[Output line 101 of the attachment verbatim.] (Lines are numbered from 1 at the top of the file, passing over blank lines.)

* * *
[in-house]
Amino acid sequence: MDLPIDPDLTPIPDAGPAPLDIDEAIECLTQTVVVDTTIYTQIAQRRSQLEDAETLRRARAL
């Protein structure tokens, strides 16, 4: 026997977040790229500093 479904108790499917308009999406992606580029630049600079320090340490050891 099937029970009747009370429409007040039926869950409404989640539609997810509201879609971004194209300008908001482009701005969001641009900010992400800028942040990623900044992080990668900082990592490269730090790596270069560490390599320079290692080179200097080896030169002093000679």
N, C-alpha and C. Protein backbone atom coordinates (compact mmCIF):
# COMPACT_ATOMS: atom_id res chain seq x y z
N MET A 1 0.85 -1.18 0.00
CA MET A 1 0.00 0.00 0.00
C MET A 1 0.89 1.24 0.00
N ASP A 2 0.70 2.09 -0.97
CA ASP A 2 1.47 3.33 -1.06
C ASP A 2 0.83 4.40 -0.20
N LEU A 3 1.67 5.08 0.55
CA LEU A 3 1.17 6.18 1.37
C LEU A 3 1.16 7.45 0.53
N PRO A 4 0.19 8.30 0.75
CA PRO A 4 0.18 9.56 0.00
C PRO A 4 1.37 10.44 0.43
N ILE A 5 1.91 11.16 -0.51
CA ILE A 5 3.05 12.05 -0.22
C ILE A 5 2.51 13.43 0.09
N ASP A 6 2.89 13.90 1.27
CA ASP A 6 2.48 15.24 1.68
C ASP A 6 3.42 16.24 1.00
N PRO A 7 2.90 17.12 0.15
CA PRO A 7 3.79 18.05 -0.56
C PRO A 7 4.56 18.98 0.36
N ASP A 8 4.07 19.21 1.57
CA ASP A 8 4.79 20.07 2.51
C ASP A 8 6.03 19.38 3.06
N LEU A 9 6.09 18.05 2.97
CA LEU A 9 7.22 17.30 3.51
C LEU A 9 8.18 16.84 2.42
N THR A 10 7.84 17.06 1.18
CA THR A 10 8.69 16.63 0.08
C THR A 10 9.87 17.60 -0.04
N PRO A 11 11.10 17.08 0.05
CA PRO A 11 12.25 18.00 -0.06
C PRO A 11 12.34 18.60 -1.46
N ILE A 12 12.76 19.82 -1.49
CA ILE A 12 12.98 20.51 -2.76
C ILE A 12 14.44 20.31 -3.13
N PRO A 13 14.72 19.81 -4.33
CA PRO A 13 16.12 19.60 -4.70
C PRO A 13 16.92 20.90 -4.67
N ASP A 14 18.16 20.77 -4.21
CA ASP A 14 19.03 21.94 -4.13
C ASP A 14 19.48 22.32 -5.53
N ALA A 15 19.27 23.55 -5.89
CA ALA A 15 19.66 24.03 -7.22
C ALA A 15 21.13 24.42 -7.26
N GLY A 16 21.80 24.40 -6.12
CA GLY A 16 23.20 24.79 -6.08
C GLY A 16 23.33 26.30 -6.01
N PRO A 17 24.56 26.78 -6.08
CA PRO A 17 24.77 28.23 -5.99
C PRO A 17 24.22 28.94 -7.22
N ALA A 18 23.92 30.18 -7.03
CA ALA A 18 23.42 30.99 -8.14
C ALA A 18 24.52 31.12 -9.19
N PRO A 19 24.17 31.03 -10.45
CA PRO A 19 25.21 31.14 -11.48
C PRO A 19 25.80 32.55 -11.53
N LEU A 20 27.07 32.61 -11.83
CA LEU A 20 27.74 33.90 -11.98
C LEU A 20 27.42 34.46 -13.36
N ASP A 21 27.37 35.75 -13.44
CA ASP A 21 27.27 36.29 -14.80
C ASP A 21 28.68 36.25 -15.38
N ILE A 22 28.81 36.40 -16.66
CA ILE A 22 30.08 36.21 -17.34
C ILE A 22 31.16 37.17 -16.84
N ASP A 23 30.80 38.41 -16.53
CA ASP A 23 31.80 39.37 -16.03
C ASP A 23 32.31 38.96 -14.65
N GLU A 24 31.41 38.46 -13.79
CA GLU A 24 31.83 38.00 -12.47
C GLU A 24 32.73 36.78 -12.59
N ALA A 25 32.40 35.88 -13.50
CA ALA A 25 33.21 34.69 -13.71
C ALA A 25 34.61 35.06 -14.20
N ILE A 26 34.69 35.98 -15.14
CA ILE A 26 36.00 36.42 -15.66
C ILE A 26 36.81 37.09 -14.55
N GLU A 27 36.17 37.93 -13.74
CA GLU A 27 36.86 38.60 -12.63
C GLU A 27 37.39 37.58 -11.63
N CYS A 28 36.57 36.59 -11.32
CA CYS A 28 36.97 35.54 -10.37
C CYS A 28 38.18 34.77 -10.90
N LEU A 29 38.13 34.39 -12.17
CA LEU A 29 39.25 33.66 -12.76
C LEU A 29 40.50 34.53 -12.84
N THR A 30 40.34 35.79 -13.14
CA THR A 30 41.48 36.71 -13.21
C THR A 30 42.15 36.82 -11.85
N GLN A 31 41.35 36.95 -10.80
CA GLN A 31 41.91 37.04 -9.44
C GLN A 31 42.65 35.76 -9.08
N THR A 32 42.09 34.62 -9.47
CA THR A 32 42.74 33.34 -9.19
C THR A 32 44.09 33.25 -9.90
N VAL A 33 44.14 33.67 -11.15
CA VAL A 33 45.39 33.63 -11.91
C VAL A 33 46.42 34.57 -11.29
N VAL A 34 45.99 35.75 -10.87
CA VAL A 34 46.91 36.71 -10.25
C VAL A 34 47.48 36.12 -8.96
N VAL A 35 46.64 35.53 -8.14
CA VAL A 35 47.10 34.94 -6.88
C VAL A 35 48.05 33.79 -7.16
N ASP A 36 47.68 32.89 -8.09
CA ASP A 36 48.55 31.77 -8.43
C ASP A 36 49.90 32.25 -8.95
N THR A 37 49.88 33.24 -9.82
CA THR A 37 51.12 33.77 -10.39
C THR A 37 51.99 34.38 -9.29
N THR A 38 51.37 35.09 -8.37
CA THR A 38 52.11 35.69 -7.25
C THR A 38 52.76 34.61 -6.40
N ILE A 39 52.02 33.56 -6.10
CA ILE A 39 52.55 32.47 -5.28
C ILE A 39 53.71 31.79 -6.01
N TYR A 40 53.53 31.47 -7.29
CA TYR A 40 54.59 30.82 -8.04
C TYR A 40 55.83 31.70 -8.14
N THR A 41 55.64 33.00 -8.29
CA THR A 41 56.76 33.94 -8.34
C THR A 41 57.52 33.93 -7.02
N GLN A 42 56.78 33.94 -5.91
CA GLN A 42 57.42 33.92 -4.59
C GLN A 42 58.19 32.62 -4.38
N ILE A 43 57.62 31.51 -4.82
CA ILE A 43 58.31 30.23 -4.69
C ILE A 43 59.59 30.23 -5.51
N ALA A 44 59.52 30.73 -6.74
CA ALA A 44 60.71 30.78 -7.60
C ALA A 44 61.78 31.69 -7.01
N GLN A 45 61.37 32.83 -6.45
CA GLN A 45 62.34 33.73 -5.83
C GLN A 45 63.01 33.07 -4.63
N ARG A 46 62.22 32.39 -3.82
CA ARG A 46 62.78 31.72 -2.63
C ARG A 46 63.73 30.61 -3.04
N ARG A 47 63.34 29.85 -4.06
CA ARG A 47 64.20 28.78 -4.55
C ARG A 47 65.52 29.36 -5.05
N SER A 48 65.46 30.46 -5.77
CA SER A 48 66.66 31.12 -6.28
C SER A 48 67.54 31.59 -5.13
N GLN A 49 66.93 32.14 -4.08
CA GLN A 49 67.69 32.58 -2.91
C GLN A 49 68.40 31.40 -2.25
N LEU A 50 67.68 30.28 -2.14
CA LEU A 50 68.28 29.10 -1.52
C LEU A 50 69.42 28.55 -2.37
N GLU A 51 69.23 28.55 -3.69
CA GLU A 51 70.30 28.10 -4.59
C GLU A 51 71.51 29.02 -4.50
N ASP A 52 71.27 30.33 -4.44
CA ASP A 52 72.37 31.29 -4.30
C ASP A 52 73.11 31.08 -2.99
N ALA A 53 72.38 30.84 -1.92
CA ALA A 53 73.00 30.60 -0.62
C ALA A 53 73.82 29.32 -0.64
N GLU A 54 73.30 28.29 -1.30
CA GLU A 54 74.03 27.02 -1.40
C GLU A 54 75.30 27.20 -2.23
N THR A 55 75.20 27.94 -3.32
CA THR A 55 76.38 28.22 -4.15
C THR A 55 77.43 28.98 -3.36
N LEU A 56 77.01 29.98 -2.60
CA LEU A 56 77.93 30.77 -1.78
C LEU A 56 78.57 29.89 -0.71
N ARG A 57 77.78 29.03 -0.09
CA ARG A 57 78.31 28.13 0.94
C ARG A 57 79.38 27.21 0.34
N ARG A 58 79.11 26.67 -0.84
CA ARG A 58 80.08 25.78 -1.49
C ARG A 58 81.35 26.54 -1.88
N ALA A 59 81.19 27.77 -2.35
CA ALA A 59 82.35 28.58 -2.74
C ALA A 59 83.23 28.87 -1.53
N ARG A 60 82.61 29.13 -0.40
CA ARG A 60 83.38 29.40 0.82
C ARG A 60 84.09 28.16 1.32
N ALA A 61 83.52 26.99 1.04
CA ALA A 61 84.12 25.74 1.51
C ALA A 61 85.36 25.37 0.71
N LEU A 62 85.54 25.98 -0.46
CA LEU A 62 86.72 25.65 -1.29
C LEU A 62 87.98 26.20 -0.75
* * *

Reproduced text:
C THR A 32 44.09 33.25 -9.90